Michele Aoki

Dr. Michele Anciaux Aoki, International Education Administrator for Seattle Public Schools, is responsible for developing and supporting the…

About Me

Dr. Michele Anciaux Aoki, International Education Administrator for Seattle Public Schools, is responsible for developing and supporting the ten international schools in the district and their K-12 Dual Language Immersion programs in Japanese, Mandarin Chinese, and Spanish, as well as supporting all World Language teachers throughout the district. She is Co-Director of the Confucius Institute of the State of Washington, a partnership among the University of Washington, Seattle Public Schools, the Governor’s Office, and Hanban in China. From 2008 to 2014, Michele served as World Languages and International Education Program Supervisor at the Washington State Office of Superintendent of Public Instruction (OSPI). While there she worked with the State Board of Education and Washington State School Directors Association to develop and implement a model policy and procedure for Competency-Based Credits to award high school credits to students with demonstrated language proficiency. She was instrumental in introducing the Seal of Biliteracy in Washington State. Since 2011, Michele has partnered with the University of Washington on their Russian and Portuguese STARTALK Teacher and Student Programs. Michele has a Ph.D. in Slavic Linguistics and taught Russian language and English as a Second Language at the University of Washington for a number of years and as a Fulbright lecturer in Romania. She has received two leadership awards from the Washington Association for Language Teaching (WAFLT) and continues to volunteer as an advocate for languages.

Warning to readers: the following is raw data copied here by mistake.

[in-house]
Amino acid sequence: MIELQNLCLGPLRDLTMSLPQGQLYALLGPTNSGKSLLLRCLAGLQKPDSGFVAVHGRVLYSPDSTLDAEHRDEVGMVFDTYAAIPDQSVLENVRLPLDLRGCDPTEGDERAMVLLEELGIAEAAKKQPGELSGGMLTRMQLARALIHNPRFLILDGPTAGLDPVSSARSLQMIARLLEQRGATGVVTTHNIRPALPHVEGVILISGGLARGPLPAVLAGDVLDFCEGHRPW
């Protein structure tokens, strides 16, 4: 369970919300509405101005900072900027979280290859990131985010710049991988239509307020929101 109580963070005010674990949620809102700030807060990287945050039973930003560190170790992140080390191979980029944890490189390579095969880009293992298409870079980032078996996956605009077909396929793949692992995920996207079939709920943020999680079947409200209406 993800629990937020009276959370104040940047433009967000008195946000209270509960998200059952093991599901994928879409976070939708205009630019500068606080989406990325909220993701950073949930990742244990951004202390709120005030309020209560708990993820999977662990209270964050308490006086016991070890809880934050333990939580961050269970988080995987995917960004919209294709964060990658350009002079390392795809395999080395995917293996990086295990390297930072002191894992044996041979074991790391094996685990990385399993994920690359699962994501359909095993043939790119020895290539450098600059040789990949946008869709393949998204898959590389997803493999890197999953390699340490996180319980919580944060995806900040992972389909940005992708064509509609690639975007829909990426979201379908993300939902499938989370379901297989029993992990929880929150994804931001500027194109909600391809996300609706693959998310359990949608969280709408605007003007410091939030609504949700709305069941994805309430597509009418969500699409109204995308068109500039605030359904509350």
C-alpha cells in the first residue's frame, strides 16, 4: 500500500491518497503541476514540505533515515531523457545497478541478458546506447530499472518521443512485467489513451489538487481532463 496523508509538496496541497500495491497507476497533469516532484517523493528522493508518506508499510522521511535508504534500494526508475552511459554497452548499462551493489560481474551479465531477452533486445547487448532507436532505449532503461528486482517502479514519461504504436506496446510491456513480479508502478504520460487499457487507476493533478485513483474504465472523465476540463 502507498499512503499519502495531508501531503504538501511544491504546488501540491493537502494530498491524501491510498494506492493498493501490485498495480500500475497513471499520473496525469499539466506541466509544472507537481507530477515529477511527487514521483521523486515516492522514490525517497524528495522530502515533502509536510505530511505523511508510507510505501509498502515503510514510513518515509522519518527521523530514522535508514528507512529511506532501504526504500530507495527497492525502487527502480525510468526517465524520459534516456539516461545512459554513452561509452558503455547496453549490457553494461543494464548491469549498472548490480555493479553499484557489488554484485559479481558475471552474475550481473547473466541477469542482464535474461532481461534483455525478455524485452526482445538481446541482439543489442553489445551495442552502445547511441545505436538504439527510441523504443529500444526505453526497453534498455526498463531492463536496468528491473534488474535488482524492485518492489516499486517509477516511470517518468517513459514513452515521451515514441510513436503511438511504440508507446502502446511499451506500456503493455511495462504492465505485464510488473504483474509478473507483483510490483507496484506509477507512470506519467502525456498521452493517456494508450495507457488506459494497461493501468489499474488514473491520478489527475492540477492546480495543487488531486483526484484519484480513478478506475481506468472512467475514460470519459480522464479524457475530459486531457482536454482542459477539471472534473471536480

Traveling the Path2Proficiency
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Traveling the Path2Proficiency

My personal journey on the Path2Proficiency began when I was a teenager. I had the opportunity to learn languages in several very different settings. I started learning French in junior high school using the Audiolingual Method (yes, I know, it was a long time ago). We never saw a word written in French for at […]